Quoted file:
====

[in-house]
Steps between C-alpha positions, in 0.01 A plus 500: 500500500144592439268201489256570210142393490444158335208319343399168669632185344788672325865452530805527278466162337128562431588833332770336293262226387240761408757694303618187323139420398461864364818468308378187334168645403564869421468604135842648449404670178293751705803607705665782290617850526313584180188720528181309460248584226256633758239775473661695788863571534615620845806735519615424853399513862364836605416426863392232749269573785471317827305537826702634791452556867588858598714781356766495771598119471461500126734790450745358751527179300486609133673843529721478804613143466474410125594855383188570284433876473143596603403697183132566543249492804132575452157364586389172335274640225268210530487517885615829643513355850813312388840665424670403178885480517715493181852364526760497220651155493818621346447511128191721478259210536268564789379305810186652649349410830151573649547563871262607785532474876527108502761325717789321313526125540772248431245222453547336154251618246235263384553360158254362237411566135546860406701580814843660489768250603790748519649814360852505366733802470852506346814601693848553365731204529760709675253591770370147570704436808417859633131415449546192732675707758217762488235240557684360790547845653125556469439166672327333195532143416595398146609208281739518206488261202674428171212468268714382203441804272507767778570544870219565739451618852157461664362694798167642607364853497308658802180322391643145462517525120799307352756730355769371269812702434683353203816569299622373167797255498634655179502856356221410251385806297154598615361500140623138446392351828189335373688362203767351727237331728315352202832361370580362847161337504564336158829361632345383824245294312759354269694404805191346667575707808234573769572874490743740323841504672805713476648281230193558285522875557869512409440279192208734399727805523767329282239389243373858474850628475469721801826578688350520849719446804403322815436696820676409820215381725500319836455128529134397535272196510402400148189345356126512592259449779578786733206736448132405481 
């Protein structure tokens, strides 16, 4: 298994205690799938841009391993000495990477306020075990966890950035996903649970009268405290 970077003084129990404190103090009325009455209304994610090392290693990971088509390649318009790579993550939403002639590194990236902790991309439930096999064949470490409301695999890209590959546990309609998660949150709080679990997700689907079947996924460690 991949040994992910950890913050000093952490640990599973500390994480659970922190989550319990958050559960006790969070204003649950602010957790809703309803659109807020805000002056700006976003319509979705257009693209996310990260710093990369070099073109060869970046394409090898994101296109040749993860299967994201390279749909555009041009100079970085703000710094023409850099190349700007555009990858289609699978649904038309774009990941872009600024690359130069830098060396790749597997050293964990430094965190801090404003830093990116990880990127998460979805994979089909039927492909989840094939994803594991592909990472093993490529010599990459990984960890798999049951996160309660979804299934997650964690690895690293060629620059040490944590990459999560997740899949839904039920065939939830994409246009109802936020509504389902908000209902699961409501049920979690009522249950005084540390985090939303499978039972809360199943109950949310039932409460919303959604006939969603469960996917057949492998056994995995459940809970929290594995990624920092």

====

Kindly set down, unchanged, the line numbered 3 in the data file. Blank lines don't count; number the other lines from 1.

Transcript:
């Protein structure tokens, strides 16, 4: 298994205690799938841009391993000495990477306020075990966890950035996903649970009268405290 970077003084129990404190103090009325009455209304994610090392290693990971088509390649318009790579993550939403002639590194990236902790991309439930096999064949470490409301695999890209590959546990309609998660949150709080679990997700689907079947996924460690 991949040994992910950890913050000093952490640990599973500390994480659970922190989550319990958050559960006790969070204003649950602010957790809703309803659109807020805000002056700006976003319509979705257009693209996310990260710093990369070099073109060869970046394409090898994101296109040749993860299967994201390279749909555009041009100079970085703000710094023409850099190349700007555009990858289609699978649904038309774009990941872009600024690359130069830098060396790749597997050293964990430094965190801090404003830093990116990880990127998460979805994979089909039927492909989840094939994803594991592909990472093993490529010599990459990984960890798999049951996160309660979804299934997650964690690895690293060629620059040490944590990459999560997740899949839904039920065939939830994409246009109802936020509504389902908000209902699961409501049920979690009522249950005084540390985090939303499978039972809360199943109950949310039932409460919303959604006939969603469960996917057949492998056994995995459940809970929290594995990624920092």